On a Quest to Find What I Don't Know
I have learned what I need, not all I wish to know. My life will never be dull. Even if productivity has a different meaning now that I've retired, finding out what I don't know remains exciting.
Retirement is when a person reaches a stage where they no longer wish to supply, or no longer have someone requesting their service. It doesn't mean one stops thinking or caring.
"The sheer volume of audio options is staggering, with the caveat that knowing of them is not the same as learning about them."
So consider this. Today I read that one radio company has tapped an individual for "...a newly created position...." This person will "...work with advertisers and agencies to create station events and other integrated media executions." Sounds like they'll be busy. As they say though, there's more. This person will remain national sales manager in their current two market assignments, plus absorb the responsibilities of that same title in a third market.
There is one question this retired thinker thought when reading the above. Does anyone expect exceptional performance from this person, at any of his four positions?
If so, and pardon me for stating it, they are foolish.
Look across the industry at this loading-down of responsibility; the diluting of human resources has occurred so often that we hear radio is now mostly bare bones operations. You can tell this by the sound of its programming.
How aware are you of new audio competition or new ways to construct a radio program?
If you are like the person described above, you have no time to expand knowledge or to find what you don't know.
The sheer volume of audio options is staggering, with the caveat that knowing of them is not the same as learning about them
Since the dawn of the digital age, we have witnessed a treading of water by radio. Virtually all of its Key Performance Indicators (KPIs) are flat or slipping. The amount of knowledge that's been created - yet not absorbed by those in radio - is like an ocean.
Vast, complex, with some disciplines going deep enough as to require years of hands on experience prior to understanding.
Many items you learn about just before they vaporize. Social media is a great example of huge resources placed on a platform that's changed enough to make its return worth less than the effort. And, of course, Facebook is the 800-pound gorilla. Is this gorilla doing you good if only 6% of your fans are exposed to your post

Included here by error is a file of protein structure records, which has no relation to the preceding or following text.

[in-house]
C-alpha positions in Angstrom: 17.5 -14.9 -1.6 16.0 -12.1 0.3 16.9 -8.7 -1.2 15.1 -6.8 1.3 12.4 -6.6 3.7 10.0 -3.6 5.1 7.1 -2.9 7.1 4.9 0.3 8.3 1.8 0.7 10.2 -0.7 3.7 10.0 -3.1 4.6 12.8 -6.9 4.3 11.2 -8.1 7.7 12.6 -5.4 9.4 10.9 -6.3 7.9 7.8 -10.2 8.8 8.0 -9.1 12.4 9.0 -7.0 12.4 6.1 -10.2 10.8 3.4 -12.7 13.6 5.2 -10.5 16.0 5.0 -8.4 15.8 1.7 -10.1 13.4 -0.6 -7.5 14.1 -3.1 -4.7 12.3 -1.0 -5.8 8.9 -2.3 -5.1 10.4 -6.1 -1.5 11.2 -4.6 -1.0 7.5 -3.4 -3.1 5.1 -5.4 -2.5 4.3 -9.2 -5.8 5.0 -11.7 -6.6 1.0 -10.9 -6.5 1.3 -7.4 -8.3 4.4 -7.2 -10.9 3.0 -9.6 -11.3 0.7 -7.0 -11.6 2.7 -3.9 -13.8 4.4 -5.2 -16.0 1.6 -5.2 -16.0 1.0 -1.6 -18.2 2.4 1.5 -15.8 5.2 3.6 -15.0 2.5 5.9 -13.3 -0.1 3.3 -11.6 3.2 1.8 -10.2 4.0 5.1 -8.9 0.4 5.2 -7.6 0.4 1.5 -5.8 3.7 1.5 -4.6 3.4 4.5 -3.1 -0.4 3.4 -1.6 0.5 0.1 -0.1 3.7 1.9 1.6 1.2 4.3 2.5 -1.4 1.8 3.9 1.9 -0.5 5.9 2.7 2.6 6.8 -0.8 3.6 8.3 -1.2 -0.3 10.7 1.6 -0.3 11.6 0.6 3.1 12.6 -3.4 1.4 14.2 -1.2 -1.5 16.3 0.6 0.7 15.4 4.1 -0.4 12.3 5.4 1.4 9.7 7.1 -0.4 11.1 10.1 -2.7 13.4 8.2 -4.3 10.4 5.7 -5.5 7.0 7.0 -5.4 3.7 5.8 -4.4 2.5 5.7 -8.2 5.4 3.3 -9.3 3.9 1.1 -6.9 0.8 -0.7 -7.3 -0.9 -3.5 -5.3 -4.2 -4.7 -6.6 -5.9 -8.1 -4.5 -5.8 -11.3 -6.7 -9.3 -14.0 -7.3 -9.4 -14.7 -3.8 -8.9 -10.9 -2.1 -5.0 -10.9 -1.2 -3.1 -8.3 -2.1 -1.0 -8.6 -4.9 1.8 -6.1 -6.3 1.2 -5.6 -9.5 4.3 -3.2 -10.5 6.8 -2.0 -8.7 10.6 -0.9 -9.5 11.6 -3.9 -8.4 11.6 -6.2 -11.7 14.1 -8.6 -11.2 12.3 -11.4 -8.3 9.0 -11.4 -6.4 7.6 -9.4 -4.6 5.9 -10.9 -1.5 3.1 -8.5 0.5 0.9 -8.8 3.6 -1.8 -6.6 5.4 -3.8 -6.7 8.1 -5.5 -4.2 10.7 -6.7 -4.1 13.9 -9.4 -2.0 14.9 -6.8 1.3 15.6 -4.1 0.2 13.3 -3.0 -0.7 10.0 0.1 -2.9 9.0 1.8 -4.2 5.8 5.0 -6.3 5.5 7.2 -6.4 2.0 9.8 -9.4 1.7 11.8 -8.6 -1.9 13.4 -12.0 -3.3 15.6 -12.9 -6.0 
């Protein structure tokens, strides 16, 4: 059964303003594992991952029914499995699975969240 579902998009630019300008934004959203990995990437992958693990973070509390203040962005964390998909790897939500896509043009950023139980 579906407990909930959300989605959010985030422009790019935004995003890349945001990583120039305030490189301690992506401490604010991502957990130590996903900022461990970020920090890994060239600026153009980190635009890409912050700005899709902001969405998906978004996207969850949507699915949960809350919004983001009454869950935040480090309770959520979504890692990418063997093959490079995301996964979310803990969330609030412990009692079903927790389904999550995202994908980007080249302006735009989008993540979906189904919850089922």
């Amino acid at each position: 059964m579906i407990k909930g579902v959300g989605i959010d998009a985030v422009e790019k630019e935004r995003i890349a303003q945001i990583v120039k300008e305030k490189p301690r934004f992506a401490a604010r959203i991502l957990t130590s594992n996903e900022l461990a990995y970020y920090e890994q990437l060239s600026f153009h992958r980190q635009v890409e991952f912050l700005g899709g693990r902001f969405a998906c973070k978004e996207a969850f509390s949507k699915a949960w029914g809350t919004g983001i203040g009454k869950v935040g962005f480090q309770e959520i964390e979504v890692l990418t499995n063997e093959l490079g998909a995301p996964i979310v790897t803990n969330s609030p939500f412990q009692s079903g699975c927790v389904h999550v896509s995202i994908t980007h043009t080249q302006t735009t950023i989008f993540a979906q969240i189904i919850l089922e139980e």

? That's supposed to drop to 1%-2% soon. Many managers won't research these tidbits
prior to ordering time spent developing a Facebook page.
They don't know what they don't know, and don't have time to learn.
Here's the secret. You've heard where you don't need to know how an engine works to drive a car? In digital, you need to understand how its engines work, how they intertwine, and what is wasted time.
(How many Market Managers have an active Facebook account? How can you expect those who don't to know how messaging on it is distributed, to create strategy?)
We're going into a new year. Until we get there, I'll be posting earlier items containing digitally-oriented information I bet you don't know.
You're smart. It doesn't have to be brought to your attention that digital is growing. Radio revenue and audience are not.
Make it a point in 2015 to learn what you don't know.
It may save you from retiring, due to people no longer requesting your service because you stayed out of the loop in digital knowledge.
Today's indie introduction is to...
When an artist has the power to please they should be given a chance to be heard.
Give Eric Barao's "In Love With a Broken Heart" a listen
Add it to your playlist, free!